I finished her barn door with what she had left over. It had a yellow and green tinge to it that I didn’t care for, but it wasn’t my choice.

Finally, this is the door to create if you want to try your hand at creating a barn door for the first time. It’s quite easy to make, and if you don’t have any other tools, you can make it with only a circular saw. It’s a rustic-looking door that’s perfect for new woodworkers. Please keep us updated on the progress of your board and batten door project.

There are a few other projects on our website that you may be interested in beginning, such as how to construct concrete countertops, a tiny deck that’s excellent for a barbecue, and a raised garden for your backyard!

 

This “Board and Batten Exterior Barn Door” is a very easy project to make. It’s made with just two boards, some screws, and hinges. The exterior barn door is a great addition to any home. Reference: swinging exterior barn doors.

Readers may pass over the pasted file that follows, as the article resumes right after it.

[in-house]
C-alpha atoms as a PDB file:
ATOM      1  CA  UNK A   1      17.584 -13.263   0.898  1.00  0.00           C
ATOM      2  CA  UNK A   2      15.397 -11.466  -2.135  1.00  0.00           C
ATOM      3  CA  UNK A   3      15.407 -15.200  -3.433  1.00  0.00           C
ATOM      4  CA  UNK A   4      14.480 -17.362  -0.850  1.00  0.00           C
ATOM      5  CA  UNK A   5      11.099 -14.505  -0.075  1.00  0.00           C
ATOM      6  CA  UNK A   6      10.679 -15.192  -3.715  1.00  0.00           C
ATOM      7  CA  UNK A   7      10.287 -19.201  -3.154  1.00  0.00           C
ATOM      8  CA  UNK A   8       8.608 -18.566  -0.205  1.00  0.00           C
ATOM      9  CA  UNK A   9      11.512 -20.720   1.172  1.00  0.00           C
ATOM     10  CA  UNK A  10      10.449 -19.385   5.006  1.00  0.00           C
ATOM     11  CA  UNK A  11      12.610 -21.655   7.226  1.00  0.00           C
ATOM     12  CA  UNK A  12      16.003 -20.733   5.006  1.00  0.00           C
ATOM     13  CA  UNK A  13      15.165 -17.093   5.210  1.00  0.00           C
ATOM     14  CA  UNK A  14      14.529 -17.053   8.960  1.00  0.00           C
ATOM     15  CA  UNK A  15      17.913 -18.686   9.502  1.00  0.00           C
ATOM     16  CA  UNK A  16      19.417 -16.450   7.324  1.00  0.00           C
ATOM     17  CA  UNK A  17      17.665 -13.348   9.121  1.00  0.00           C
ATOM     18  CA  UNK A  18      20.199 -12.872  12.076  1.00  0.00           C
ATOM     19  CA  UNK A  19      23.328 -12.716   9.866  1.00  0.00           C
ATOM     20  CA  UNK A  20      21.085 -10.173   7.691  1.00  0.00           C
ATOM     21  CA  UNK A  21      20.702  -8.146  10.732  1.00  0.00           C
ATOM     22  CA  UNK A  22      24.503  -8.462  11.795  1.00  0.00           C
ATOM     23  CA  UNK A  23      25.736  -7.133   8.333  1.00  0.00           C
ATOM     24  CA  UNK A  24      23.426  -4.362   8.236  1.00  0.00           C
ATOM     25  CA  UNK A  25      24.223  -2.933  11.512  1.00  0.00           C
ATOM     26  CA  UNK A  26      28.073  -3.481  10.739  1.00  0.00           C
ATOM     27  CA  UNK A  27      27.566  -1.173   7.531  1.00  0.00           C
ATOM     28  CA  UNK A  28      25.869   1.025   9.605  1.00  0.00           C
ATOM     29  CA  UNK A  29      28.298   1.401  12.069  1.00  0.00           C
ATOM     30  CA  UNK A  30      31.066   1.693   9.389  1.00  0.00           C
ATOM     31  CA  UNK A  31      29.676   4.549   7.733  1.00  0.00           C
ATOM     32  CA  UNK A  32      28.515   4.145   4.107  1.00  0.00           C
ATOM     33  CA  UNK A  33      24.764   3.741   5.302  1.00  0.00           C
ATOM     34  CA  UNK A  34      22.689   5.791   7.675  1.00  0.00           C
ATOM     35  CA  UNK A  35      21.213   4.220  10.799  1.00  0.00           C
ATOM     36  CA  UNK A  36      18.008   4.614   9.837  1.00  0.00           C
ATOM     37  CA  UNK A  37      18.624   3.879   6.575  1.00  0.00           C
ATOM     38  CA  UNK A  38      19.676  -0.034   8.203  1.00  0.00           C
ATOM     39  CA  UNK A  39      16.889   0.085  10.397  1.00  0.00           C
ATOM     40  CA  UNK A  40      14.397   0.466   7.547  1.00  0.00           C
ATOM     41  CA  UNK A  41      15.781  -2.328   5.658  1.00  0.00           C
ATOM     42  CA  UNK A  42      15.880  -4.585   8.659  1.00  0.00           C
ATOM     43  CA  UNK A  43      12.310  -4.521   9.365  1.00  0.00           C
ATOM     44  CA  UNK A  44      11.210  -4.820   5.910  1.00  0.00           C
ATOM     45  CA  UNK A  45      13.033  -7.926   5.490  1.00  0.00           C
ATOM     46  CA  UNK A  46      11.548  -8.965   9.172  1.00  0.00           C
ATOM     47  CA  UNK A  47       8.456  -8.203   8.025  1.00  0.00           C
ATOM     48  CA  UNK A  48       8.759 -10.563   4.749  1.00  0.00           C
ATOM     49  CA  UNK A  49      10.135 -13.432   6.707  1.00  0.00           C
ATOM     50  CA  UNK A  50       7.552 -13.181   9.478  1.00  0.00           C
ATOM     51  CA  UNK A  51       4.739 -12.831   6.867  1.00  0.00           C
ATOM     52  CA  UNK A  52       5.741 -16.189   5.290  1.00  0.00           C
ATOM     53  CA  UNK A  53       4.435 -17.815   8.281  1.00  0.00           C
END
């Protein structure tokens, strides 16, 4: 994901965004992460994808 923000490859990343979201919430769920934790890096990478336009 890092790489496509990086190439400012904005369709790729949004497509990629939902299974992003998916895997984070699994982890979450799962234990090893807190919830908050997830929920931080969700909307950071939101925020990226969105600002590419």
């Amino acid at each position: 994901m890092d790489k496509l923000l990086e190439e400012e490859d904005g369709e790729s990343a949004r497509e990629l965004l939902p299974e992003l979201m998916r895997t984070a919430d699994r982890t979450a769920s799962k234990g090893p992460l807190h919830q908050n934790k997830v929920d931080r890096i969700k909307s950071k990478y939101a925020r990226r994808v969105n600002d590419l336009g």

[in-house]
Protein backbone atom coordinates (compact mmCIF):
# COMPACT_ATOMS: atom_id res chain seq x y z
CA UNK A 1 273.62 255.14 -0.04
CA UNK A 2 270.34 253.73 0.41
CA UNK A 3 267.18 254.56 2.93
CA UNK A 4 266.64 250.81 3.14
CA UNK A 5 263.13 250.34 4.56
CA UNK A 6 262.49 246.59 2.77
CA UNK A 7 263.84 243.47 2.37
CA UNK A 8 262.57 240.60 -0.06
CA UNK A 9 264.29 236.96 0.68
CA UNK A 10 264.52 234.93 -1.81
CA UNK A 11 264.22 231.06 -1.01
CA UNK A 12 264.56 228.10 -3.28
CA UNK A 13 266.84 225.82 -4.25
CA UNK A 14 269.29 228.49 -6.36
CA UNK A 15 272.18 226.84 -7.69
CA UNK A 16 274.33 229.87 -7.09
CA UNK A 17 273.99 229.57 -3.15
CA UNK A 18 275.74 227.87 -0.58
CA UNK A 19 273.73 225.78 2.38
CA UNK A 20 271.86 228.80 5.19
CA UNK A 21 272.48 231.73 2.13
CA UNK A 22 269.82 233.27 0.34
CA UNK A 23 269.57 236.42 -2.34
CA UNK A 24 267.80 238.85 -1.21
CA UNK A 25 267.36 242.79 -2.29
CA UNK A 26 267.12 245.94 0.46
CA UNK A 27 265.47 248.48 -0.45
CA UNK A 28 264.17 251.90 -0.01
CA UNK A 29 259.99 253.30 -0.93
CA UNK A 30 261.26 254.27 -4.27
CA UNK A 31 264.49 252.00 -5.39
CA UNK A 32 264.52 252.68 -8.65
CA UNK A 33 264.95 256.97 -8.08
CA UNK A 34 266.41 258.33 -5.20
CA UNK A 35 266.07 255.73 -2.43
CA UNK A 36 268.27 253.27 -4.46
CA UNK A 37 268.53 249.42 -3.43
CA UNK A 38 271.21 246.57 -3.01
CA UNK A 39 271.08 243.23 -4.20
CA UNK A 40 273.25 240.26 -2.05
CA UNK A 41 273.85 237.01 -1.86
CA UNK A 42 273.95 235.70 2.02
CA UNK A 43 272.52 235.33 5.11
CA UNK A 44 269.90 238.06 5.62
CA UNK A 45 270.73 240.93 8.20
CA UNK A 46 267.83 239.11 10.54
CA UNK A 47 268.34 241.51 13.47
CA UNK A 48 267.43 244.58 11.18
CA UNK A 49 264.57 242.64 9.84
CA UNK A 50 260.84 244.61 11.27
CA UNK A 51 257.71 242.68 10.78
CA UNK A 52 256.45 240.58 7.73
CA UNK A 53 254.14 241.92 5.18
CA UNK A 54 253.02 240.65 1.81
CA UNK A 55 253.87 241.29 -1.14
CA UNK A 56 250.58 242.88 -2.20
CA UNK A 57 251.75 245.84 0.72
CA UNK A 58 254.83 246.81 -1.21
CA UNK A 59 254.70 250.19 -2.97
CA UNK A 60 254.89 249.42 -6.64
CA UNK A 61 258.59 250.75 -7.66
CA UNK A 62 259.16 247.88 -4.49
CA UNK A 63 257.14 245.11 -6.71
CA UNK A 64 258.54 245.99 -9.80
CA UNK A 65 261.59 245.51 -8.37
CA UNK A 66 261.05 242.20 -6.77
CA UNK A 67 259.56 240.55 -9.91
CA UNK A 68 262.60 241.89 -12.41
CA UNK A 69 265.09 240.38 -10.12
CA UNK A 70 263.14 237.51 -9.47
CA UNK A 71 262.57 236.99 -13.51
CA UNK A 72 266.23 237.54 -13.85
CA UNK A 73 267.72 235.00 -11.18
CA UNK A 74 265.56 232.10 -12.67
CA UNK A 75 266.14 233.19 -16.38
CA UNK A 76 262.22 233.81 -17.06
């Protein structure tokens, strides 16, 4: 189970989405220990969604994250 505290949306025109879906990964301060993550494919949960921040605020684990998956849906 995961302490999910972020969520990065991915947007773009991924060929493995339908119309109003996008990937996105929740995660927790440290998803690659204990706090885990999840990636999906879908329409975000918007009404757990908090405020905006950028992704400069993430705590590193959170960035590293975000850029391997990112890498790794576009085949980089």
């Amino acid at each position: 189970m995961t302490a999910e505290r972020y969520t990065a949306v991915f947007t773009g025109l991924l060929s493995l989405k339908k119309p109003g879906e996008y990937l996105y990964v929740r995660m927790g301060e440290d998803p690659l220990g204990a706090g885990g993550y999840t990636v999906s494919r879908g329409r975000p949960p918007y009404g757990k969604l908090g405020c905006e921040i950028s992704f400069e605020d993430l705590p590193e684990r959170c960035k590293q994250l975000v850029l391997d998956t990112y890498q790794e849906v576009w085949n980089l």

Frequently Asked Questions

How do you build a board and batten barn door?

A: It is actually very easy to build a batten and board barn door. All you need are 3/4 inch plywood, 1×2 furring strips for the top of each panel, and 2 screws with washers per bracket. You might also want to use some sealing material around the edges just in case water or moisture gets inside your barn door over time.

How do you build an exterior barn door?

A: To build a barn door, you will need to have things like lumber. The plan is also important because it would show the opening and width of the room where the outside frame will be constructed from.

How do you make a barn door step by step?

A: To make a barn door, you will need to build wooden slats into the frame of your building. You can then attach these with hinges and screws. From there, use a saw to cut wood lengths for the panels which are hinged on one end by using an L-shaped piece of metal or wood. Finally, nail these together as shown in this guide